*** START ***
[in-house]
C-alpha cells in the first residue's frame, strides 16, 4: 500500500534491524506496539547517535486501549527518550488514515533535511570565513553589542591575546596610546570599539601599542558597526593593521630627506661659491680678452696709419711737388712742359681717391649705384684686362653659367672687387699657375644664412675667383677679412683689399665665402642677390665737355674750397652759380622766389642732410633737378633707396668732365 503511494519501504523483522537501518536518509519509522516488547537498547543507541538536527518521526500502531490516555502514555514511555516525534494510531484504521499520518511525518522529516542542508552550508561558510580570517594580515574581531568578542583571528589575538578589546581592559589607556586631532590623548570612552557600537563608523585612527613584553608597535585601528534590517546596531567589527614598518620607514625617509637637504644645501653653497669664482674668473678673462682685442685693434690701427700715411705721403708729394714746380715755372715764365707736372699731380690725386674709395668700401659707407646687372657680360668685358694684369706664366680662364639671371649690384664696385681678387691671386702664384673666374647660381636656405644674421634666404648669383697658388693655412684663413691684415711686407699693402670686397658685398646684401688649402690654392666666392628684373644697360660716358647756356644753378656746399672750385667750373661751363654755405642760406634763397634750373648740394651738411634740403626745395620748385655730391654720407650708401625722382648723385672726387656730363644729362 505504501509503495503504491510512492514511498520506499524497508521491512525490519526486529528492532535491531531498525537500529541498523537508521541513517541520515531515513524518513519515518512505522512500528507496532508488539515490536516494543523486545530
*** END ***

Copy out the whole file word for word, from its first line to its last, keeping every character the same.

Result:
[in-house]
C-alpha cells in the first residue's frame, strides 16, 4: 500500500534491524506496539547517535486501549527518550488514515533535511570565513553589542591575546596610546570599539601599542558597526593593521630627506661659491680678452696709419711737388712742359681717391649705384684686362653659367672687387699657375644664412675667383677679412683689399665665402642677390665737355674750397652759380622766389642732410633737378633707396668732365 503511494519501504523483522537501518536518509519509522516488547537498547543507541538536527518521526500502531490516555502514555514511555516525534494510531484504521499520518511525518522529516542542508552550508561558510580570517594580515574581531568578542583571528589575538578589546581592559589607556586631532590623548570612552557600537563608523585612527613584553608597535585601528534590517546596531567589527614598518620607514625617509637637504644645501653653497669664482674668473678673462682685442685693434690701427700715411705721403708729394714746380715755372715764365707736372699731380690725386674709395668700401659707407646687372657680360668685358694684369706664366680662364639671371649690384664696385681678387691671386702664384673666374647660381636656405644674421634666404648669383697658388693655412684663413691684415711686407699693402670686397658685398646684401688649402690654392666666392628684373644697360660716358647756356644753378656746399672750385667750373661751363654755405642760406634763397634750373648740394651738411634740403626745395620748385655730391654720407650708401625722382648723385672726387656730363644729362 505504501509503495503504491510512492514511498520506499524497508521491512525490519526486529528492532535491531531498525537500529541498523537508521541513517541520515531515513524518513519515518512505522512500528507496532508488539515490536516494543523486545530